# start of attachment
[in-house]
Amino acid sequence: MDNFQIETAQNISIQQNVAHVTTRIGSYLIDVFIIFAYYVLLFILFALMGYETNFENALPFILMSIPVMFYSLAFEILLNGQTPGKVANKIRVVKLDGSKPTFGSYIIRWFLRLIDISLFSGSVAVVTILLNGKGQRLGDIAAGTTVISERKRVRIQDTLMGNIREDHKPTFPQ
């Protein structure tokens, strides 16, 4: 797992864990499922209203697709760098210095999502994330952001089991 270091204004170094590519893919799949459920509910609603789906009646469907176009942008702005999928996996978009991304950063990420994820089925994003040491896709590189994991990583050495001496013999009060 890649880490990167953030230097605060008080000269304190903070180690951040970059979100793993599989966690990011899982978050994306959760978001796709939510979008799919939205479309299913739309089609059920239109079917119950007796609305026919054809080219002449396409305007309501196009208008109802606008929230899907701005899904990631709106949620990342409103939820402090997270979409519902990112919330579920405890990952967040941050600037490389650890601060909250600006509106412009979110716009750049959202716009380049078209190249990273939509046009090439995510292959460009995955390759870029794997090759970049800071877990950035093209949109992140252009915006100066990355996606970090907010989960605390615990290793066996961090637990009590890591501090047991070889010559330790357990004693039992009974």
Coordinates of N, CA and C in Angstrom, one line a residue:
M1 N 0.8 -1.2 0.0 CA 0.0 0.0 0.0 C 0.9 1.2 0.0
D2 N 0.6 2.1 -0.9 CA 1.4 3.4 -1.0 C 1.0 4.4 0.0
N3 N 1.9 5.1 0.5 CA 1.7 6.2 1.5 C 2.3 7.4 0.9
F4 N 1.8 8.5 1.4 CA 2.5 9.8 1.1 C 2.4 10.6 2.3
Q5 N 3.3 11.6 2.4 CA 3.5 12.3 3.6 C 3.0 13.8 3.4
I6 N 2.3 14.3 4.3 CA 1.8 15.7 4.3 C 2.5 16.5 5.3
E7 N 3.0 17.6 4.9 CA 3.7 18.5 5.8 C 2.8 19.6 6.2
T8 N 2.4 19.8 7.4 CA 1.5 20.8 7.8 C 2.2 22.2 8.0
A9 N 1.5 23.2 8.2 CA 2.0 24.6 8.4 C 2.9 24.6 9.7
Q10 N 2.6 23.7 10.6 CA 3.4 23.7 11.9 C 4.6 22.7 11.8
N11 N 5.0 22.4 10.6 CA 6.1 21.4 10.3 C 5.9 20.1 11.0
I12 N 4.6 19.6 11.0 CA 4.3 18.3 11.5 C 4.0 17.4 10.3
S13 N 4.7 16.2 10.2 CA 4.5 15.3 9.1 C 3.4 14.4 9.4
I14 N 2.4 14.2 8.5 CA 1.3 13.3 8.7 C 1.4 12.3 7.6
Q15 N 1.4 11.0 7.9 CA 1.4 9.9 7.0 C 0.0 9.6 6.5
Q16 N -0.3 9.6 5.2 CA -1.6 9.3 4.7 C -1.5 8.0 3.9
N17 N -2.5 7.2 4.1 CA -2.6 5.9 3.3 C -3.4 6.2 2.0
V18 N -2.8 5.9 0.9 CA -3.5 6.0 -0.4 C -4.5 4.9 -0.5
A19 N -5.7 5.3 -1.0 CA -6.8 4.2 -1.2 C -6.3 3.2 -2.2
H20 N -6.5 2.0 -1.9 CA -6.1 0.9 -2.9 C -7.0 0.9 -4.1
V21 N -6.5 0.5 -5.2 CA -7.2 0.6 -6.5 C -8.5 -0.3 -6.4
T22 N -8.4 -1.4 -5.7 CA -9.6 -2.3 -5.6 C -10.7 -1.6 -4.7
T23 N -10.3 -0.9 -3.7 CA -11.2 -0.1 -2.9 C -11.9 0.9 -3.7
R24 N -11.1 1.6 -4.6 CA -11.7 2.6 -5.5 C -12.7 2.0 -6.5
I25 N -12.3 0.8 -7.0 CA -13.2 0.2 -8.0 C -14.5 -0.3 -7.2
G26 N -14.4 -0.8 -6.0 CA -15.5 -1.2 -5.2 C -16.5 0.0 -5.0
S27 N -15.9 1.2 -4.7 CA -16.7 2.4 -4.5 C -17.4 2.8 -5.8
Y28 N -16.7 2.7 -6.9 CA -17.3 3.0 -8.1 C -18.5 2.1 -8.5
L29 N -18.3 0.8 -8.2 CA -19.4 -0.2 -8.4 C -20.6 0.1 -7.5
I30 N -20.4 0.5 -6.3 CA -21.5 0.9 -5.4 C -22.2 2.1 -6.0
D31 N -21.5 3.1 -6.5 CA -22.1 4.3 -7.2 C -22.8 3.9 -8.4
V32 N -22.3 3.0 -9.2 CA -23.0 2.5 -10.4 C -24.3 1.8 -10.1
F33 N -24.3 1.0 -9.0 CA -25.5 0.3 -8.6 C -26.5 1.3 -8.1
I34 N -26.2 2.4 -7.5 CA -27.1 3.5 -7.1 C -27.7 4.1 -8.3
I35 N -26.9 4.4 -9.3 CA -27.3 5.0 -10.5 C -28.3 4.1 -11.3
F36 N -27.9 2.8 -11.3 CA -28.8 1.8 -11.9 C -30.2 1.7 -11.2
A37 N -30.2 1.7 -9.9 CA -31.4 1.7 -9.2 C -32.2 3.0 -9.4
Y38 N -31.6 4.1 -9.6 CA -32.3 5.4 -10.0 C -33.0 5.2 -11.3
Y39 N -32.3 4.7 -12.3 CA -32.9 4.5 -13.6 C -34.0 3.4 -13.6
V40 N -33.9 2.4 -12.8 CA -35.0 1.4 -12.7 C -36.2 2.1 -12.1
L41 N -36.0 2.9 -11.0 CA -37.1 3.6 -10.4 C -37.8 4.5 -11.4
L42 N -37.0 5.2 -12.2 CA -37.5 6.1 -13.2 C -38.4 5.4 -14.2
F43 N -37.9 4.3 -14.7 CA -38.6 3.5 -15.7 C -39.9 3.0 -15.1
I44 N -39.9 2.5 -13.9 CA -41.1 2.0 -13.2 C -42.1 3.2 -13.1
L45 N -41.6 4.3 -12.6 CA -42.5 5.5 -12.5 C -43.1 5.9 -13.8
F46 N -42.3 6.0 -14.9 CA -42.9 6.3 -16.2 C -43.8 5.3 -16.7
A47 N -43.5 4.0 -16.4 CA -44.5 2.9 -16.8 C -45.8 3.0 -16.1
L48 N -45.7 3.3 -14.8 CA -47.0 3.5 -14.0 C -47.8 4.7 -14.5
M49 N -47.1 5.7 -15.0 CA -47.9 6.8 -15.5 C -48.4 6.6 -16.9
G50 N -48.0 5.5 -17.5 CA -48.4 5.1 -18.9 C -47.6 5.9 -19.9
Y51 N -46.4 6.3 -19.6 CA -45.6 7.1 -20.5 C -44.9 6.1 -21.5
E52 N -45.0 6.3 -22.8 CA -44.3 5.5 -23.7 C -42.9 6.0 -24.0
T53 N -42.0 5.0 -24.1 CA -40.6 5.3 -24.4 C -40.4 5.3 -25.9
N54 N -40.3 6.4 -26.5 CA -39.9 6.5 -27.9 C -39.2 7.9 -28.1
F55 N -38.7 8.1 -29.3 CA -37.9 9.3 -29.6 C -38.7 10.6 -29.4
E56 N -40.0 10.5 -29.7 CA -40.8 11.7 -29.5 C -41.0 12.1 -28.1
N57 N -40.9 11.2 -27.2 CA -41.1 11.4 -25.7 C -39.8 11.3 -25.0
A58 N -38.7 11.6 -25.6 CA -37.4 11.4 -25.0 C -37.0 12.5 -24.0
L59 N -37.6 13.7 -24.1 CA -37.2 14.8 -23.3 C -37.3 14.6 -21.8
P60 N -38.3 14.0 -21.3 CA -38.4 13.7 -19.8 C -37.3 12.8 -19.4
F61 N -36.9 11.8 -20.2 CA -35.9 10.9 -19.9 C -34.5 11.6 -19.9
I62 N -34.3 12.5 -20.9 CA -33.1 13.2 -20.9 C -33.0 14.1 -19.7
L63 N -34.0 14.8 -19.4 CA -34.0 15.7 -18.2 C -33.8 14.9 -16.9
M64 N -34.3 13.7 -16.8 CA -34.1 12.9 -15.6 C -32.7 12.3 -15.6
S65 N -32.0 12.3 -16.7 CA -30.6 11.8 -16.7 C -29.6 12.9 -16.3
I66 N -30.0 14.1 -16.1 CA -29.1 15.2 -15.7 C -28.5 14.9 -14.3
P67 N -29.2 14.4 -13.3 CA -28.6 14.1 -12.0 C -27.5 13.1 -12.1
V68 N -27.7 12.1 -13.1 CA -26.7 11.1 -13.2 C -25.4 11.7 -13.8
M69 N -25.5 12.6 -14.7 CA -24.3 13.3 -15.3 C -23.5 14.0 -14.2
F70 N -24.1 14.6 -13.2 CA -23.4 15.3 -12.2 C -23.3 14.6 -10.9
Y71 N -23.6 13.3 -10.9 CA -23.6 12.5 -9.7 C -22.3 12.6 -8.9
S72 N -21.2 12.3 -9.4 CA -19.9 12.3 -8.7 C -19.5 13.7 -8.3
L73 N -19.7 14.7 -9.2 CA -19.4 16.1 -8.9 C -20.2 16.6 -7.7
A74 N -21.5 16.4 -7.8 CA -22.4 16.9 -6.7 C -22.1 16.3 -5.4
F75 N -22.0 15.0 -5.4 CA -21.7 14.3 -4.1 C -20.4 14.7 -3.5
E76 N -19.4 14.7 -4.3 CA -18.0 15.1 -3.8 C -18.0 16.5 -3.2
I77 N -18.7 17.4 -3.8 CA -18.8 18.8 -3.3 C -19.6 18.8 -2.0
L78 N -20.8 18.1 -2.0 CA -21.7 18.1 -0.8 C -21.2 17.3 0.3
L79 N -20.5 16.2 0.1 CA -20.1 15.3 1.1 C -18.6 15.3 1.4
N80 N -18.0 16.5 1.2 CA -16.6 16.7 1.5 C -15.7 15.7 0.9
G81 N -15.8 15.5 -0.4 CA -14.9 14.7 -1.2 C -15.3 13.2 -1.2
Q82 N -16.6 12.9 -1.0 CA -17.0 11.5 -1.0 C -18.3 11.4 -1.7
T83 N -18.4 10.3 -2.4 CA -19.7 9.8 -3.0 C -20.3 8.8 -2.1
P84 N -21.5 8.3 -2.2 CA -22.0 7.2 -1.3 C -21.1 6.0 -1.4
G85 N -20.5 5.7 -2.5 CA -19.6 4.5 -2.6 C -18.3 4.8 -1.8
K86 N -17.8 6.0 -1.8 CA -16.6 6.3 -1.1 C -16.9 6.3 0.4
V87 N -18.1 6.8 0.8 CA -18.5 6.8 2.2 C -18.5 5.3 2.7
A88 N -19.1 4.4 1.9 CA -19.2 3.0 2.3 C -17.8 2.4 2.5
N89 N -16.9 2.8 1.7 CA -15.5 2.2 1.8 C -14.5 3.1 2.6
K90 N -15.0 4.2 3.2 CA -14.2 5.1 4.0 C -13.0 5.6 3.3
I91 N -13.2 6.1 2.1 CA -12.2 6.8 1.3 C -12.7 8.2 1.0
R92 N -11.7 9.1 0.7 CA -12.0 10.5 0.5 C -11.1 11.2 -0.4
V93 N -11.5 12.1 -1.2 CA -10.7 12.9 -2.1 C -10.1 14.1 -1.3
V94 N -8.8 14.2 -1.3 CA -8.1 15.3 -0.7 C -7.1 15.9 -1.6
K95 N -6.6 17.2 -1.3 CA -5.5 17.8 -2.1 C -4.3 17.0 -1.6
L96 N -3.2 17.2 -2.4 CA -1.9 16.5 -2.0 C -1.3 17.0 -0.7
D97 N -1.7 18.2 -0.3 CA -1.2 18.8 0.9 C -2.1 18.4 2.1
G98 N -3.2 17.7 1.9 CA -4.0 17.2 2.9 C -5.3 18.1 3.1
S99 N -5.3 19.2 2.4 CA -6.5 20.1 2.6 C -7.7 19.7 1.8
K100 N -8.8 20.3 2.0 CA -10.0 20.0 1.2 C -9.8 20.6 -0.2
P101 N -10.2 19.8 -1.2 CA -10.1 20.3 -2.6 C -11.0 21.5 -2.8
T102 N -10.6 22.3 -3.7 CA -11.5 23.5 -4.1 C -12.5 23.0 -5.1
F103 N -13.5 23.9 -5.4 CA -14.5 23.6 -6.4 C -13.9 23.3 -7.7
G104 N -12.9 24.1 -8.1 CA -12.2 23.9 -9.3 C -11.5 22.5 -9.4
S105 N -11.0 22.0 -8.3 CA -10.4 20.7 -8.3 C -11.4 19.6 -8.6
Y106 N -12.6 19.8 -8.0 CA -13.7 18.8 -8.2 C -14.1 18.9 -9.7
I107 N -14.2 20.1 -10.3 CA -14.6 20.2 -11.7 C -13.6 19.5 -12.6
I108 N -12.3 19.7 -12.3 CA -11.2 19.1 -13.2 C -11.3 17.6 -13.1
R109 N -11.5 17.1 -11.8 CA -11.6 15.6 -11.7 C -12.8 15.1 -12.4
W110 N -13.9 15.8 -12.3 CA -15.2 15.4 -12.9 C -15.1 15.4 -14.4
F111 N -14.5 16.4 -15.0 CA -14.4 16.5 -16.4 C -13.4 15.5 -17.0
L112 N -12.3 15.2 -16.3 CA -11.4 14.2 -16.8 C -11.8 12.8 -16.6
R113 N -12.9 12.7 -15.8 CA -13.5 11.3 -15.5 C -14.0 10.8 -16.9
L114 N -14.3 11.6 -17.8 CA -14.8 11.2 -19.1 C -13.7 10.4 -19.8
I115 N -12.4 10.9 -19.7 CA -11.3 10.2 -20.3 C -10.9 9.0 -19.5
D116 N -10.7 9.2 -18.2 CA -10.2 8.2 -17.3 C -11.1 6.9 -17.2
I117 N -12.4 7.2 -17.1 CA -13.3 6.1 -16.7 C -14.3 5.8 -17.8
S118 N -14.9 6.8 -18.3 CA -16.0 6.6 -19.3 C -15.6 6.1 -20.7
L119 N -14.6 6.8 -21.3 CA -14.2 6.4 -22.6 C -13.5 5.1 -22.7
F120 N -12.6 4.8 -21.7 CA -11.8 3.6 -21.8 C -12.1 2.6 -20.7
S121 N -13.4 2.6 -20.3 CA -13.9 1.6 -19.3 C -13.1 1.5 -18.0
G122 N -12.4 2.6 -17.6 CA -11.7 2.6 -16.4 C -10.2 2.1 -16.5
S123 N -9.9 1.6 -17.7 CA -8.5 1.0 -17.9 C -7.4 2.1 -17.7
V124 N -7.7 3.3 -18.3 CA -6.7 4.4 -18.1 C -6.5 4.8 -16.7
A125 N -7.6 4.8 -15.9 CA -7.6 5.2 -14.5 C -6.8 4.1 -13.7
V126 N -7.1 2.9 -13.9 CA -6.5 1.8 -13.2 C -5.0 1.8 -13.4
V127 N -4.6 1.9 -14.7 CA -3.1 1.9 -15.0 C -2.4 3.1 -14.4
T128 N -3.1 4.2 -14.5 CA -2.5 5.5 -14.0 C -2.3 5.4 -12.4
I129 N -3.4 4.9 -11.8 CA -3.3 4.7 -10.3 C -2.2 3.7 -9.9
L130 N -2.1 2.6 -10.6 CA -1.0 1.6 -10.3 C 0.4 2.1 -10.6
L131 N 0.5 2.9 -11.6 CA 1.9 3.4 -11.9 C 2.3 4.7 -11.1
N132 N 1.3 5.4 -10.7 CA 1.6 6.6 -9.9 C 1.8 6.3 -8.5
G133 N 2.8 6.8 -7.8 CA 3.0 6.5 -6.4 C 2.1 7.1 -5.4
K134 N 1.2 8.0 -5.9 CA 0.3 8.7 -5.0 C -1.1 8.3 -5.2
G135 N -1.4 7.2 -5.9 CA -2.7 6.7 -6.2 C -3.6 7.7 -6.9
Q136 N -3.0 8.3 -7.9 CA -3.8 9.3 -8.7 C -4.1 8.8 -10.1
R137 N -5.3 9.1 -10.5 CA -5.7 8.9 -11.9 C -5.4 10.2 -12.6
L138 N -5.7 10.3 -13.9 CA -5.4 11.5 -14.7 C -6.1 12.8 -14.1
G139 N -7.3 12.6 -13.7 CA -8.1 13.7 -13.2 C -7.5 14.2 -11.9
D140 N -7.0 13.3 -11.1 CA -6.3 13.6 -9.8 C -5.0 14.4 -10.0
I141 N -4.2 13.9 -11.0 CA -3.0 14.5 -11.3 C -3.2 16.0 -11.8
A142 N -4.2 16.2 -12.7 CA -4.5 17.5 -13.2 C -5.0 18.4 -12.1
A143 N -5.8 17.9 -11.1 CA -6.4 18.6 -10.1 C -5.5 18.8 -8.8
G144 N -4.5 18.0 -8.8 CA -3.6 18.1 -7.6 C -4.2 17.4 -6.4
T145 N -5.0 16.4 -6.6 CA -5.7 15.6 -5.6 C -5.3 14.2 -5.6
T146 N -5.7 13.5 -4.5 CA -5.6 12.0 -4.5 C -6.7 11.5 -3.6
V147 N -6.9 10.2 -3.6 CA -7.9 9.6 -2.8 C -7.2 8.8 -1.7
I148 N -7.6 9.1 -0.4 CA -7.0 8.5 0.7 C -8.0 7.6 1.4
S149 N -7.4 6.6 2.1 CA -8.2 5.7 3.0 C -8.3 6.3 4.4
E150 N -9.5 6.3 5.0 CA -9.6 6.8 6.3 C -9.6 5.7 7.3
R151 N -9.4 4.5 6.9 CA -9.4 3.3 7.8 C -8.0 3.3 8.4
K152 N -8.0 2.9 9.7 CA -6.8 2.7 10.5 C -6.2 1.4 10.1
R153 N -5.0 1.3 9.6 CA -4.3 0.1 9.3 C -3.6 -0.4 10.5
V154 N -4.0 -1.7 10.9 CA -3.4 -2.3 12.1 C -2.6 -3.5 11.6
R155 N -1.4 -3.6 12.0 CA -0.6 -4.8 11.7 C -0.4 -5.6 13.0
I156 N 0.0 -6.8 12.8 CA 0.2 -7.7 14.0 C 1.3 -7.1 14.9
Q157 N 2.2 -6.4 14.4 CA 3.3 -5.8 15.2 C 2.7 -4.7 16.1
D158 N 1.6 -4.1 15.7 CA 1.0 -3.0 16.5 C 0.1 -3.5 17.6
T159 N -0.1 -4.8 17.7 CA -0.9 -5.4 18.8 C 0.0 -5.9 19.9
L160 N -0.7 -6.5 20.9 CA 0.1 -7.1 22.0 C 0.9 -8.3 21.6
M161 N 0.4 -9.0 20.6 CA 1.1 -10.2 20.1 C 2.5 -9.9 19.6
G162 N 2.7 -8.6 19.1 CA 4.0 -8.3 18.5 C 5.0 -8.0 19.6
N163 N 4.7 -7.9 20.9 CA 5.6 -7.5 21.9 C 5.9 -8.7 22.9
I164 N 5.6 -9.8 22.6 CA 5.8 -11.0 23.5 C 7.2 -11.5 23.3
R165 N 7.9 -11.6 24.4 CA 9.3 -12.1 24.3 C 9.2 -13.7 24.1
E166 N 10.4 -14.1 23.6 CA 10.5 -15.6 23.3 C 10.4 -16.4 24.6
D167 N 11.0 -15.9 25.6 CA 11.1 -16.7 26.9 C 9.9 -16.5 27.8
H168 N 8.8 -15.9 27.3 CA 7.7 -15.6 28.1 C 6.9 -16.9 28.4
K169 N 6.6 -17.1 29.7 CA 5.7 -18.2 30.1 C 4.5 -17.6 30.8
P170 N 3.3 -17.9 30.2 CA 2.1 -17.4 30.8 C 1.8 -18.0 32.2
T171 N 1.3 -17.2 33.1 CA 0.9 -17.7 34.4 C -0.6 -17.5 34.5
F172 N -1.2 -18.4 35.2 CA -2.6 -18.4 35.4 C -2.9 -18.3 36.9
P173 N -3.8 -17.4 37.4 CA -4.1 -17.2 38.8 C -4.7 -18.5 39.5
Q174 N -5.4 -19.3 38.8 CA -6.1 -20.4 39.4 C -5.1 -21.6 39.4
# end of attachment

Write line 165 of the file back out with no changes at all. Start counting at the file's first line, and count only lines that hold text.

M161 N 0.4 -9.0 20.6 CA 1.1 -10.2 20.1 C 2.5 -9.9 19.6